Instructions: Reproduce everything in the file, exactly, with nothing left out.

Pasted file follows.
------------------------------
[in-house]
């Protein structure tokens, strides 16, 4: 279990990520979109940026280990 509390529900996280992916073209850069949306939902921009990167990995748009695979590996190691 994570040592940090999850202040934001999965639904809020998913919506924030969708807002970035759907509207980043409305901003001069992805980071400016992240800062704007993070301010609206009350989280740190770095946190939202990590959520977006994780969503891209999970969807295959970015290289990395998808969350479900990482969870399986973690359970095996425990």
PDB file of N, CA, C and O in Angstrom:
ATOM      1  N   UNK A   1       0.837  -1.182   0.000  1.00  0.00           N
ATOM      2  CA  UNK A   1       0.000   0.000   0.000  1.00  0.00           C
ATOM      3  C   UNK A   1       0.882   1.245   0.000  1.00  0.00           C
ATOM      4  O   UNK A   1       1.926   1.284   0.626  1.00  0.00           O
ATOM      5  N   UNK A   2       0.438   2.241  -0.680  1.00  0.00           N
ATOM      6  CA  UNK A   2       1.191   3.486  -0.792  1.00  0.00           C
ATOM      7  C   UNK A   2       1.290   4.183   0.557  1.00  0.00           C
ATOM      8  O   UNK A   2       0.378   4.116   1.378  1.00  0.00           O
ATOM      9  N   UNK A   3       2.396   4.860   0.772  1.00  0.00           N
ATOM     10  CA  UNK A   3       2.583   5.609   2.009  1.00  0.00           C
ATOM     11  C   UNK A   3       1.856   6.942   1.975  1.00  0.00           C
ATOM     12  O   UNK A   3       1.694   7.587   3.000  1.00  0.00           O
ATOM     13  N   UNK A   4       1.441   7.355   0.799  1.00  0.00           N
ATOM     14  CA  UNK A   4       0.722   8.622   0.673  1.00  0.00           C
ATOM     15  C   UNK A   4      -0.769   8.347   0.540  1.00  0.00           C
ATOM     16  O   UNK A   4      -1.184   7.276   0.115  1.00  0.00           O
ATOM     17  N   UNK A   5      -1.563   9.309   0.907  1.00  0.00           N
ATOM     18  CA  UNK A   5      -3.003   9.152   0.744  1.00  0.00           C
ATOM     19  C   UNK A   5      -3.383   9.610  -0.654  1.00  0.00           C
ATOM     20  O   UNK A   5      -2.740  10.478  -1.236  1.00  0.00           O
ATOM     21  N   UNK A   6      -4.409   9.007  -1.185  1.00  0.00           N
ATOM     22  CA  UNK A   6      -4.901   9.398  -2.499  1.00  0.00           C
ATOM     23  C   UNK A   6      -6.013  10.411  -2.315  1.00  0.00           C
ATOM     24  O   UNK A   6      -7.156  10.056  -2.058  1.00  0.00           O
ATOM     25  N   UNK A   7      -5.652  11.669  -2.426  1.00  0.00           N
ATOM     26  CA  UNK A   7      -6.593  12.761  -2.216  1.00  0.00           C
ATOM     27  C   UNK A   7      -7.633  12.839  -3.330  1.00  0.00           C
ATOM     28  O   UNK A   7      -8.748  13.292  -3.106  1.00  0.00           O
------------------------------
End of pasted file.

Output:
[in-house]
């Protein structure tokens, strides 16, 4: 279990990520979109940026280990 509390529900996280992916073209850069949306939902921009990167990995748009695979590996190691 994570040592940090999850202040934001999965639904809020998913919506924030969708807002970035759907509207980043409305901003001069992805980071400016992240800062704007993070301010609206009350989280740190770095946190939202990590959520977006994780969503891209999970969807295959970015290289990395998808969350479900990482969870399986973690359970095996425990």
PDB file of N, CA, C and O in Angstrom:
ATOM      1  N   UNK A   1       0.837  -1.182   0.000  1.00  0.00           N
ATOM      2  CA  UNK A   1       0.000   0.000   0.000  1.00  0.00           C
ATOM      3  C   UNK A   1       0.882   1.245   0.000  1.00  0.00           C
ATOM      4  O   UNK A   1       1.926   1.284   0.626  1.00  0.00           O
ATOM      5  N   UNK A   2       0.438   2.241  -0.680  1.00  0.00           N
ATOM      6  CA  UNK A   2       1.191   3.486  -0.792  1.00  0.00           C
ATOM      7  C   UNK A   2       1.290   4.183   0.557  1.00  0.00           C
ATOM      8  O   UNK A   2       0.378   4.116   1.378  1.00  0.00           O
ATOM      9  N   UNK A   3       2.396   4.860   0.772  1.00  0.00           N
ATOM     10  CA  UNK A   3       2.583   5.609   2.009  1.00  0.00           C
ATOM     11  C   UNK A   3       1.856   6.942   1.975  1.00  0.00           C
ATOM     12  O   UNK A   3       1.694   7.587   3.000  1.00  0.00           O
ATOM     13  N   UNK A   4       1.441   7.355   0.799  1.00  0.00           N
ATOM     14  CA  UNK A   4       0.722   8.622   0.673  1.00  0.00           C
ATOM     15  C   UNK A   4      -0.769   8.347   0.540  1.00  0.00           C
ATOM     16  O   UNK A   4      -1.184   7.276   0.115  1.00  0.00           O
ATOM     17  N   UNK A   5      -1.563   9.309   0.907  1.00  0.00           N
ATOM     18  CA  UNK A   5      -3.003   9.152   0.744  1.00  0.00           C
ATOM     19  C   UNK A   5      -3.383   9.610  -0.654  1.00  0.00           C
ATOM     20  O   UNK A   5      -2.740  10.478  -1.236  1.00  0.00           O
ATOM     21  N   UNK A   6      -4.409   9.007  -1.185  1.00  0.00           N
ATOM     22  CA  UNK A   6      -4.901   9.398  -2.499  1.00  0.00           C
ATOM     23  C   UNK A   6      -6.013  10.411  -2.315  1.00  0.00           C
ATOM     24  O   UNK A   6      -7.156  10.056  -2.058  1.00  0.00           O
ATOM     25  N   UNK A   7      -5.652  11.669  -2.426  1.00  0.00           N
ATOM     26  CA  UNK A   7      -6.593  12.761  -2.216  1.00  0.00           C
ATOM     27  C   UNK A   7      -7.633  12.839  -3.330  1.00  0.00           C
ATOM     28  O   UNK A   7      -8.748  13.292  -3.106  1.00  0.00           O